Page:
• Cox said Daniels' unit might be going through foreclosure and whoever owns it has not contracted with his management company. Meanwhile, Daniels is stuck with a problem that makes her skin crawl just thinking about it. "A hair falls on your arm and you think something's crawling on you. It's psychologically damaging," she said.

Source: Phoenix Woman Losing Sleep Over Bedbugs (Complex Manager Says He Can't Help Battle Infestation).

Would-Be Renter Out $1350 In Craigslist Rent Ripoff; Scammer Tricked Victim Into Transacting Bogus Deal Inside Bank Where He Claimed To Be Employed

In Sarasota, Florida, the Sarasota Herald Tribune reports:
  • Nothing Betty Baker experienced after she replied to an ad on Craigslist for a $750-per-month apartment in June gave the single mother any reason to pause. The owner walked Baker through the spotless duplex, the paperwork was in perfect order. So she met the owner at the bank where he worked to sign the lease and hand over a $1,350 check for the deposit and rent.

  • The check was cashed. Then, citing damage from a water leak, the owner postponed the move-in date several times. Then he stopped calling, and Baker could not find him. She returned to Synovus Bank on Main Street in Sarasota -- she had previously handed the man her money there -- and was given the bad news by an employee in the lobby.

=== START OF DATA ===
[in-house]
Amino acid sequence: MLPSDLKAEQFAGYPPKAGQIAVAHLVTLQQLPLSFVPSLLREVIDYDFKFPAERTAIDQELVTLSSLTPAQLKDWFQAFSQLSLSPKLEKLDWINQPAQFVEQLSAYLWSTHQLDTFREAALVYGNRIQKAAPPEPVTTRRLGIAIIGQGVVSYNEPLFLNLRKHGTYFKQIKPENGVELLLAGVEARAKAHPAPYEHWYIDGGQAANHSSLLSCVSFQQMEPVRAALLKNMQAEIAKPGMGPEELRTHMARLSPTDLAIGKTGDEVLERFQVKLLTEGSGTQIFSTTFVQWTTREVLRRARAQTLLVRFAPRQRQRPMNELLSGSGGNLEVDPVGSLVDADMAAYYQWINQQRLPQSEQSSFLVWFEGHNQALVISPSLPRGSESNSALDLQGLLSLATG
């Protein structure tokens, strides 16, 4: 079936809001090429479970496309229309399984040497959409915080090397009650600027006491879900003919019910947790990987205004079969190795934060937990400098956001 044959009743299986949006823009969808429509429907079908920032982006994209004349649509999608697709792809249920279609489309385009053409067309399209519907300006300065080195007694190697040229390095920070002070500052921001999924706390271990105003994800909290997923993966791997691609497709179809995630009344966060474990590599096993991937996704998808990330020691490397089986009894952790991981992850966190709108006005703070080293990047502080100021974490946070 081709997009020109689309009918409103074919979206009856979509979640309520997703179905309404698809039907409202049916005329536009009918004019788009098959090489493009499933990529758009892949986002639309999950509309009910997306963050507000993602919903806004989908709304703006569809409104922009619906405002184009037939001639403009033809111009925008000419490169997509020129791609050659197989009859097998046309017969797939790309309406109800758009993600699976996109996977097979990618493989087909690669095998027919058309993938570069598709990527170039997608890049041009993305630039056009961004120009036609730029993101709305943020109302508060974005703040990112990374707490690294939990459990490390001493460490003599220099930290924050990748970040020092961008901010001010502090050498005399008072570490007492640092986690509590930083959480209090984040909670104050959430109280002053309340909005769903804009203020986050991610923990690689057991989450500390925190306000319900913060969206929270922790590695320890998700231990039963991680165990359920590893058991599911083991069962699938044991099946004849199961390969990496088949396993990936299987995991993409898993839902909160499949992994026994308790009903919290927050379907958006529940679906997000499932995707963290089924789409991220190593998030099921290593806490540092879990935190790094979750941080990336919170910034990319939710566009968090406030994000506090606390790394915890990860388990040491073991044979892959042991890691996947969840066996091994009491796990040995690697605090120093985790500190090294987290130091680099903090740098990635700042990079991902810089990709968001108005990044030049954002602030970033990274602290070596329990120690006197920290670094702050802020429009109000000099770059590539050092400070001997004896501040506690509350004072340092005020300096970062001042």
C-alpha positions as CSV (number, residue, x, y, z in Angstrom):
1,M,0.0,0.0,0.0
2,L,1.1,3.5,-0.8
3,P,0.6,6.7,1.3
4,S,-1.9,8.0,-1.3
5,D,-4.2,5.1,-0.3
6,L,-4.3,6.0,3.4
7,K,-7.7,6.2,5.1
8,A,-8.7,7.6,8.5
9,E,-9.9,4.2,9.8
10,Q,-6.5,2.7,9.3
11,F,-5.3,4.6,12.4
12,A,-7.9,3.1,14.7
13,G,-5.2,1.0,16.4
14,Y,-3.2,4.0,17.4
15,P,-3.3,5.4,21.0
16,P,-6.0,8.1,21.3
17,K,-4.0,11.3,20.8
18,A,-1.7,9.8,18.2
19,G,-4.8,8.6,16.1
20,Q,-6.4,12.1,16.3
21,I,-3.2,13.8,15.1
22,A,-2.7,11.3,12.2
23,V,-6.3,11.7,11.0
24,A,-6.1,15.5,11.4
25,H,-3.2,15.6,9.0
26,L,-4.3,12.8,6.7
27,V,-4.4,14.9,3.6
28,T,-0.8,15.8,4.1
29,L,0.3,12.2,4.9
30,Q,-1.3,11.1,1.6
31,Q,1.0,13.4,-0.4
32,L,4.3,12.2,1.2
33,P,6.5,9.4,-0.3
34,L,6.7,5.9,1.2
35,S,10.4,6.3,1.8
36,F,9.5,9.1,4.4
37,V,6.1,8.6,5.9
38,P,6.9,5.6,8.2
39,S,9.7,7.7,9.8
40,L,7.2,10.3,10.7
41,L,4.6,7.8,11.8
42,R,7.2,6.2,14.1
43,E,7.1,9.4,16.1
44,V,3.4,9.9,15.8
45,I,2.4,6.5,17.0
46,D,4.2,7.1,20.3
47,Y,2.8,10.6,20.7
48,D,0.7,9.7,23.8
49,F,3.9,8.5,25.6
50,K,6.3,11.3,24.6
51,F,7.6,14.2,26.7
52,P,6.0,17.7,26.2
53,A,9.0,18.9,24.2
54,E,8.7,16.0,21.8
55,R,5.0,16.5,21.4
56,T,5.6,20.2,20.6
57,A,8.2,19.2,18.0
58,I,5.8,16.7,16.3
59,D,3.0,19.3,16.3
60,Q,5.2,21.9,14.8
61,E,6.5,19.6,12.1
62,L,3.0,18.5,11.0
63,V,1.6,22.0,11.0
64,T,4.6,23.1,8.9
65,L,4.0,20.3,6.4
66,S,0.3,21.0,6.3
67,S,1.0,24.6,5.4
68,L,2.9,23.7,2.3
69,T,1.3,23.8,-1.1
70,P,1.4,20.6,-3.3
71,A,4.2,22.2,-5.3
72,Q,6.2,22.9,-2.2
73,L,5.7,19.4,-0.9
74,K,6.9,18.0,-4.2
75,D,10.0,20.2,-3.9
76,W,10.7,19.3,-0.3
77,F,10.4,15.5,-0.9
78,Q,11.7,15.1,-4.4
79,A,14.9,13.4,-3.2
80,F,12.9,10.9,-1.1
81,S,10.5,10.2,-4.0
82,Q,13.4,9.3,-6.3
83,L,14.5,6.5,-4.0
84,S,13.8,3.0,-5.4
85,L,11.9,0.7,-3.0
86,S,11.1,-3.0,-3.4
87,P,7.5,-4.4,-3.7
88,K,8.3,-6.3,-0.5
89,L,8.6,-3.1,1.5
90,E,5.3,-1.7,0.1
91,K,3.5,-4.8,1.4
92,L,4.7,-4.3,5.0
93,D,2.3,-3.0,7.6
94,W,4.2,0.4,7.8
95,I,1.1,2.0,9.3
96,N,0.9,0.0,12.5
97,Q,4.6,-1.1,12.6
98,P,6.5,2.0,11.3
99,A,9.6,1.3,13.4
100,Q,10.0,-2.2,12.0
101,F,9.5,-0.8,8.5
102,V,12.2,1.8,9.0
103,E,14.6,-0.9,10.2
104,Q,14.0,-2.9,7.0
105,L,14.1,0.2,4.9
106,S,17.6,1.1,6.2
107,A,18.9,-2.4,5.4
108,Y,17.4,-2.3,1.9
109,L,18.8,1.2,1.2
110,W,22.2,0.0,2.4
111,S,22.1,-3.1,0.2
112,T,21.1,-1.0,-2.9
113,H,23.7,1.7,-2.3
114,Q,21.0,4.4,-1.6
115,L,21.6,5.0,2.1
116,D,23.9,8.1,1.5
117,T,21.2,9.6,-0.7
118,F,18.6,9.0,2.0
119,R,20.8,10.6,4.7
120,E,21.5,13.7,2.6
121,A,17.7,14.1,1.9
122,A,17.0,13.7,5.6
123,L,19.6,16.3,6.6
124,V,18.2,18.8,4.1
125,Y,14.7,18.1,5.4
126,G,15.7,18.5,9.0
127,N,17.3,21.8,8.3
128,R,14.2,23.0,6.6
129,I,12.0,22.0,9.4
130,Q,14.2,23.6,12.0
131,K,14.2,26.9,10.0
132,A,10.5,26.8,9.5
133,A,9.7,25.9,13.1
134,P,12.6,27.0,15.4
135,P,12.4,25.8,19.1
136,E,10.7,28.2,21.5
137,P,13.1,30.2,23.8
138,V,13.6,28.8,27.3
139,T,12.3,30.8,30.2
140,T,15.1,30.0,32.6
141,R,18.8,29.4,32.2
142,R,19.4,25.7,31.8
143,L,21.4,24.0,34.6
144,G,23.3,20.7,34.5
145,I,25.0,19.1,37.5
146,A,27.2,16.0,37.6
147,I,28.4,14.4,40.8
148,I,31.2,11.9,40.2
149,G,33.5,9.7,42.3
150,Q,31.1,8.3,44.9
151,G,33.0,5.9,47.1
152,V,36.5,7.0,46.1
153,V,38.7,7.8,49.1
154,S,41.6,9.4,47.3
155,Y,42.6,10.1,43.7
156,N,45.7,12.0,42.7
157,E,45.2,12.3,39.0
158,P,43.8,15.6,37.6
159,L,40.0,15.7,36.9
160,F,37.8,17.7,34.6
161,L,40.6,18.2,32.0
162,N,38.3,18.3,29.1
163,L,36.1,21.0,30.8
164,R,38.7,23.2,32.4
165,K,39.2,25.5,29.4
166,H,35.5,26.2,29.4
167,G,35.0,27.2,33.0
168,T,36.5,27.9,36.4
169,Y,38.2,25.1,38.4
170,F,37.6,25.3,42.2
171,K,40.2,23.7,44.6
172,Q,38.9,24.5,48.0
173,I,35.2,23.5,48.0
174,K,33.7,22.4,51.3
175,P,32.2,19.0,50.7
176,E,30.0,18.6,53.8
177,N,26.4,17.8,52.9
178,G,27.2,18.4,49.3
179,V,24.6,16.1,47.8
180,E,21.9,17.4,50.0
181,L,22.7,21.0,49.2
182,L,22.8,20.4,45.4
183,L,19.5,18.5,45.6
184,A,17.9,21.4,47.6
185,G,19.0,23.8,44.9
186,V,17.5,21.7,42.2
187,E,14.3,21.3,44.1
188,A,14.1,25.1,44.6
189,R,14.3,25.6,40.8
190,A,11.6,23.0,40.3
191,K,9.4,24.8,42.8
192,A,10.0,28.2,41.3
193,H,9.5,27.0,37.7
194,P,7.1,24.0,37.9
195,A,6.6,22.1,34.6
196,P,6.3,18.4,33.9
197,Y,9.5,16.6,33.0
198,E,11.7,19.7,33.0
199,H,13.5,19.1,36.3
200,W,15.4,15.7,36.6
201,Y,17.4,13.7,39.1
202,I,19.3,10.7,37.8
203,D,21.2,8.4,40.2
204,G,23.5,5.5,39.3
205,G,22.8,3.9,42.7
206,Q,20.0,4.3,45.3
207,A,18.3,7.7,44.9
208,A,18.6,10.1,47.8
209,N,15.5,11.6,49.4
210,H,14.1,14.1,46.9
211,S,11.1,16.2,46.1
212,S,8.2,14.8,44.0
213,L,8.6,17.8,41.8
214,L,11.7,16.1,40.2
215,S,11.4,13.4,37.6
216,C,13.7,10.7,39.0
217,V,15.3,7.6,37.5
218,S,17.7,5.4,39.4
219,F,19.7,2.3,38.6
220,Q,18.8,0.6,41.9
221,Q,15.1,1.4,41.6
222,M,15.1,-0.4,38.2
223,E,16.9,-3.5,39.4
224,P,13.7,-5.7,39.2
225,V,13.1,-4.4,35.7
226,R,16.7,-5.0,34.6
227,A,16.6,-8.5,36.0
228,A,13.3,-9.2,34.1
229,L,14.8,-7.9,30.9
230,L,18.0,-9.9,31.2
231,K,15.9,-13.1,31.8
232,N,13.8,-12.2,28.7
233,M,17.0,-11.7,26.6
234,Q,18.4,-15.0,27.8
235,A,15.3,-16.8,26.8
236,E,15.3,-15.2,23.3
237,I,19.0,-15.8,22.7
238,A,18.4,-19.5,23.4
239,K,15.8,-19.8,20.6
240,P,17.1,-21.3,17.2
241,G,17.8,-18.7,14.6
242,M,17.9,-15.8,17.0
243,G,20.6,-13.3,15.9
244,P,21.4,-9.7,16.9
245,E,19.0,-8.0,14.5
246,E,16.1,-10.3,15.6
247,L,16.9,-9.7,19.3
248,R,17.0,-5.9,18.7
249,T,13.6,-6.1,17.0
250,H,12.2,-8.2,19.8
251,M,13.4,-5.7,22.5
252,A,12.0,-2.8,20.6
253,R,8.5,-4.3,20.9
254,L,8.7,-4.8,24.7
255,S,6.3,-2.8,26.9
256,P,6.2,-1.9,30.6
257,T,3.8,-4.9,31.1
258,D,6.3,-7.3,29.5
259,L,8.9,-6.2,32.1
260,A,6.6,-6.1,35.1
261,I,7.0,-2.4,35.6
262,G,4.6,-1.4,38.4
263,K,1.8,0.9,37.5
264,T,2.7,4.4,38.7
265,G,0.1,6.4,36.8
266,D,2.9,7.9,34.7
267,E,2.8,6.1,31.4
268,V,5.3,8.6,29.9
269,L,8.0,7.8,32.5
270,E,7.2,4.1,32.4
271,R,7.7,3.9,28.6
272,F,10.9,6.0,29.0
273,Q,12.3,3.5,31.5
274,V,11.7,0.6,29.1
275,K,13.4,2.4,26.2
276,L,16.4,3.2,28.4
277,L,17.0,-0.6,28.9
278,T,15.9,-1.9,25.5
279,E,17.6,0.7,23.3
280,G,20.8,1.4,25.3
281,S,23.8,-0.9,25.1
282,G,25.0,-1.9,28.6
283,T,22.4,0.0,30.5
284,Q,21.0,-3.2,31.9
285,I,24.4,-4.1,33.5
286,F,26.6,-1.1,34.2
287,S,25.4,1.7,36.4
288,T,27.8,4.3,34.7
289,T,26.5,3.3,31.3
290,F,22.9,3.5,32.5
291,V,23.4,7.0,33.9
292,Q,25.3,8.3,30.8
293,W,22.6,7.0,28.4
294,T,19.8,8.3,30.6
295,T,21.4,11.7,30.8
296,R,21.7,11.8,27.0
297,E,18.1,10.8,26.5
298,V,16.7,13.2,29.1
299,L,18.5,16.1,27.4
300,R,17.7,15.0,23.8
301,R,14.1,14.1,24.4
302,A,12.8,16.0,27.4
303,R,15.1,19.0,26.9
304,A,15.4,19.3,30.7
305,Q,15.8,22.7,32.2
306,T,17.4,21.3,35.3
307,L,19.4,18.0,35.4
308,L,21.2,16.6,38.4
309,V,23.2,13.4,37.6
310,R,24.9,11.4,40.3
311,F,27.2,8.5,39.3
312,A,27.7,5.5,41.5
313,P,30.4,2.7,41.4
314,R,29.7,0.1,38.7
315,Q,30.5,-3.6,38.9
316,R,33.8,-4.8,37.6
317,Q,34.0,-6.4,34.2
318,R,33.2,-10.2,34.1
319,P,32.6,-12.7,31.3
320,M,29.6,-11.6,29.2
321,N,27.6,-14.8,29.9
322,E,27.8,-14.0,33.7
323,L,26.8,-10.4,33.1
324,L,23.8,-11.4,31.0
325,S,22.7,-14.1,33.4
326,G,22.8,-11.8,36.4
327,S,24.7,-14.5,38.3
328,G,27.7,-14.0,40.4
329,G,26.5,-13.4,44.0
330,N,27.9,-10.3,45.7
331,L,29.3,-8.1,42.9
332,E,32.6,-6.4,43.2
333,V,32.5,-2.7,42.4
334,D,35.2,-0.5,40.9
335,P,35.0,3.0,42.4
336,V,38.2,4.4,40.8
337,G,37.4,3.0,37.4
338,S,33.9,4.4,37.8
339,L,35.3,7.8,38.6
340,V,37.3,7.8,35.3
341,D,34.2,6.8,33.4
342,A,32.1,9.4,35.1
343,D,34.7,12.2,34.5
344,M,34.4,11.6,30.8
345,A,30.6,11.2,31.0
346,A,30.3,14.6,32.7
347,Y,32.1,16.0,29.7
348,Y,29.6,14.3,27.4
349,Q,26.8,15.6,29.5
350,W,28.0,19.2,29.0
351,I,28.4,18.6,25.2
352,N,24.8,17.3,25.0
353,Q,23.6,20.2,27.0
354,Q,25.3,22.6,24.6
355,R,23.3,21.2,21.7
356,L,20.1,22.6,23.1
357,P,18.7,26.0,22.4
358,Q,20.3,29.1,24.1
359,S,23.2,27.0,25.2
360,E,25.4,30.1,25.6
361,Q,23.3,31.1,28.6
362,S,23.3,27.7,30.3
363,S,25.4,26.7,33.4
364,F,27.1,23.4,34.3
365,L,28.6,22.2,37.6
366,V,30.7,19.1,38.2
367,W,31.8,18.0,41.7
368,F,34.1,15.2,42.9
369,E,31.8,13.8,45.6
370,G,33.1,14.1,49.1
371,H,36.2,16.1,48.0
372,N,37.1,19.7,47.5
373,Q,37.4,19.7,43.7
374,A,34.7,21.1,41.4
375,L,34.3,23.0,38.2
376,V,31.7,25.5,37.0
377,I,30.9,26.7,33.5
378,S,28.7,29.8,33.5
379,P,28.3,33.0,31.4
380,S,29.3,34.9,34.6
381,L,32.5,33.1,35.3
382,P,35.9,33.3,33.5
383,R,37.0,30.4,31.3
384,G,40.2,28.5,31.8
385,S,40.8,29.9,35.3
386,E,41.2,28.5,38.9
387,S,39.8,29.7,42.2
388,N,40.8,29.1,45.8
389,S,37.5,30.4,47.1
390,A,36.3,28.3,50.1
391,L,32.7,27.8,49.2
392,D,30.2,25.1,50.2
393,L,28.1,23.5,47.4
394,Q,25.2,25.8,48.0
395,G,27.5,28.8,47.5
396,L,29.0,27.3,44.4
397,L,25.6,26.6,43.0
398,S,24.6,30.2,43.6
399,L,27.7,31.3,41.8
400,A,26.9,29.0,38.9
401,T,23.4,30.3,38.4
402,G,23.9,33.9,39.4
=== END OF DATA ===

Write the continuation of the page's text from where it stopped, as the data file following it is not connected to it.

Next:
• "He said, 'I hope you didn't give him any money because someone else was just there with the same story,'" Baker said. "That is the moment when my heart sank and I knew this guy just got me for nearly $1,400." The "owner" turned out to be anything but. He also was not a bank employee. The lease was bogus.


  • Sarasota police identified the man who they say scammed Baker as Teddy Foster and discovered that he allegedly bilked two more people out of $1,000 on the same property in the same manner a month earlier. There is a warrant for his arrest.

  • He is part of a fast-growing national scam tied closely to the foreclosure crisis and the Great Recession. The millions of vacant homes that have resulted are ready-made bait for stressed people looking for the cheapest rent possible. The prevalence of the swindle -- with endless variations that also can target the real owner or property manager -- is also a sign of scammers desperate for quick cash.